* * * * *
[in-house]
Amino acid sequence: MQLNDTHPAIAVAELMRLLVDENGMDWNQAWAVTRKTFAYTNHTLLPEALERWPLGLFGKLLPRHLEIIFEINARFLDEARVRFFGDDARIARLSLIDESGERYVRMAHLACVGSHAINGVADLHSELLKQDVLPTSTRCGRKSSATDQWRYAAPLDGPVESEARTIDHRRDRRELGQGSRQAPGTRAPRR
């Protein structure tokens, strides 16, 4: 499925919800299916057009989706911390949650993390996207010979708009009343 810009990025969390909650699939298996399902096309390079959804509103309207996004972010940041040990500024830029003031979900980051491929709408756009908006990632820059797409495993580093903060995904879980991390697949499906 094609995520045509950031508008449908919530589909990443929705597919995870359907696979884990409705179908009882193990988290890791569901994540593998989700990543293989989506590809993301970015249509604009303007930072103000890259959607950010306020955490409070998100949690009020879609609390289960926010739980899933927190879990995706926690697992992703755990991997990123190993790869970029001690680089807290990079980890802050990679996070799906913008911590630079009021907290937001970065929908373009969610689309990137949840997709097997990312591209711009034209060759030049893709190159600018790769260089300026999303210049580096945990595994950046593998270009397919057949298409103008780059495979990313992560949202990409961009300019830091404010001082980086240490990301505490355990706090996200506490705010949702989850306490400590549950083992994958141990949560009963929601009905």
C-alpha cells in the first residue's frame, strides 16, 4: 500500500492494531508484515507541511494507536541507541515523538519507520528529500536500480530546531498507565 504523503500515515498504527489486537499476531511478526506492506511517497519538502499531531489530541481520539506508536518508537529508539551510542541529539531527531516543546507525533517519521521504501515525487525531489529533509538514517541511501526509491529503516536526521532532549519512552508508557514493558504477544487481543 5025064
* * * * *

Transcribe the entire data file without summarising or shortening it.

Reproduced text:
[in-house]
Amino acid sequence: MQLNDTHPAIAVAELMRLLVDENGMDWNQAWAVTRKTFAYTNHTLLPEALERWPLGLFGKLLPRHLEIIFEINARFLDEARVRFFGDDARIARLSLIDESGERYVRMAHLACVGSHAINGVADLHSELLKQDVLPTSTRCGRKSSATDQWRYAAPLDGPVESEARTIDHRRDRRELGQGSRQAPGTRAPRR
């Protein structure tokens, strides 16, 4: 499925919800299916057009989706911390949650993390996207010979708009009343 810009990025969390909650699939298996399902096309390079959804509103309207996004972010940041040990500024830029003031979900980051491929709408756009908006990632820059797409495993580093903060995904879980991390697949499906 094609995520045509950031508008449908919530589909990443929705597919995870359907696979884990409705179908009882193990988290890791569901994540593998989700990543293989989506590809993301970015249509604009303007930072103000890259959607950010306020955490409070998100949690009020879609609390289960926010739980899933927190879990995706926690697992992703755990991997990123190993790869970029001690680089807290990079980890802050990679996070799906913008911590630079009021907290937001970065929908373009969610689309990137949840997709097997990312591209711009034209060759030049893709190159600018790769260089300026999303210049580096945990595994950046593998270009397919057949298409103008780059495979990313992560949202990409961009300019830091404010001082980086240490990301505490355990706090996200506490705010949702989850306490400590549950083992994958141990949560009963929601009905």
C-alpha cells in the first residue's frame, strides 16, 4: 500500500492494531508484515507541511494507536541507541515523538519507520528529500536500480530546531498507565 504523503500515515498504527489486537499476531511478526506492506511517497519538502499531531489530541481520539506508536518508537529508539551510542541529539531527531516543546507525533517519521521504501515525487525531489529533509538514517541511501526509491529503516536526521532532549519512552508508557514493558504477544487481543 5025064